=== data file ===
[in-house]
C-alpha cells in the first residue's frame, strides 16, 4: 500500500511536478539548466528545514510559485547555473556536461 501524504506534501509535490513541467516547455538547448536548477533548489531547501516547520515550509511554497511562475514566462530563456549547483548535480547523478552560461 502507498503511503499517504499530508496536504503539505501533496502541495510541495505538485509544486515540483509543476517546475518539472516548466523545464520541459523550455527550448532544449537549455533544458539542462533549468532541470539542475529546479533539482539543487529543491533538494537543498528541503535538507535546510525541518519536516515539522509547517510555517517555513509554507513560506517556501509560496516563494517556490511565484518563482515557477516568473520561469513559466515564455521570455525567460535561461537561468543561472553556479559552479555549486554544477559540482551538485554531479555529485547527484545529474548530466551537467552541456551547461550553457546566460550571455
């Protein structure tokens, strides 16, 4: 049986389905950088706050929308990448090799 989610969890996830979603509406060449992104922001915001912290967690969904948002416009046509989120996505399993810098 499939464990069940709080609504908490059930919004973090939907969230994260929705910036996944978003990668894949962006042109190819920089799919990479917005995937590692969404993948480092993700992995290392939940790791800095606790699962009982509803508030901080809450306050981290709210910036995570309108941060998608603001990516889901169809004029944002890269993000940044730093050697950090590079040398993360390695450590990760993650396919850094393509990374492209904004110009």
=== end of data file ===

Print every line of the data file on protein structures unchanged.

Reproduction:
[in-house]
C-alpha cells in the first residue's frame, strides 16, 4: 500500500511536478539548466528545514510559485547555473556536461 501524504506534501509535490513541467516547455538547448536548477533548489531547501516547520515550509511554497511562475514566462530563456549547483548535480547523478552560461 502507498503511503499517504499530508496536504503539505501533496502541495510541495505538485509544486515540483509543476517546475518539472516548466523545464520541459523550455527550448532544449537549455533544458539542462533549468532541470539542475529546479533539482539543487529543491533538494537543498528541503535538507535546510525541518519536516515539522509547517510555517517555513509554507513560506517556501509560496516563494517556490511565484518563482515557477516568473520561469513559466515564455521570455525567460535561461537561468543561472553556479559552479555549486554544477559540482551538485554531479555529485547527484545529474548530466551537467552541456551547461550553457546566460550571455
């Protein structure tokens, strides 16, 4: 049986389905950088706050929308990448090799 989610969890996830979603509406060449992104922001915001912290967690969904948002416009046509989120996505399993810098 499939464990069940709080609504908490059930919004973090939907969230994260929705910036996944978003990668894949962006042109190819920089799919990479917005995937590692969404993948480092993700992995290392939940790791800095606790699962009982509803508030901080809450306050981290709210910036995570309108941060998608603001990516889901169809004029944002890269993000940044730093050697950090590079040398993360390695450590990760993650396919850094393509990374492209904004110009």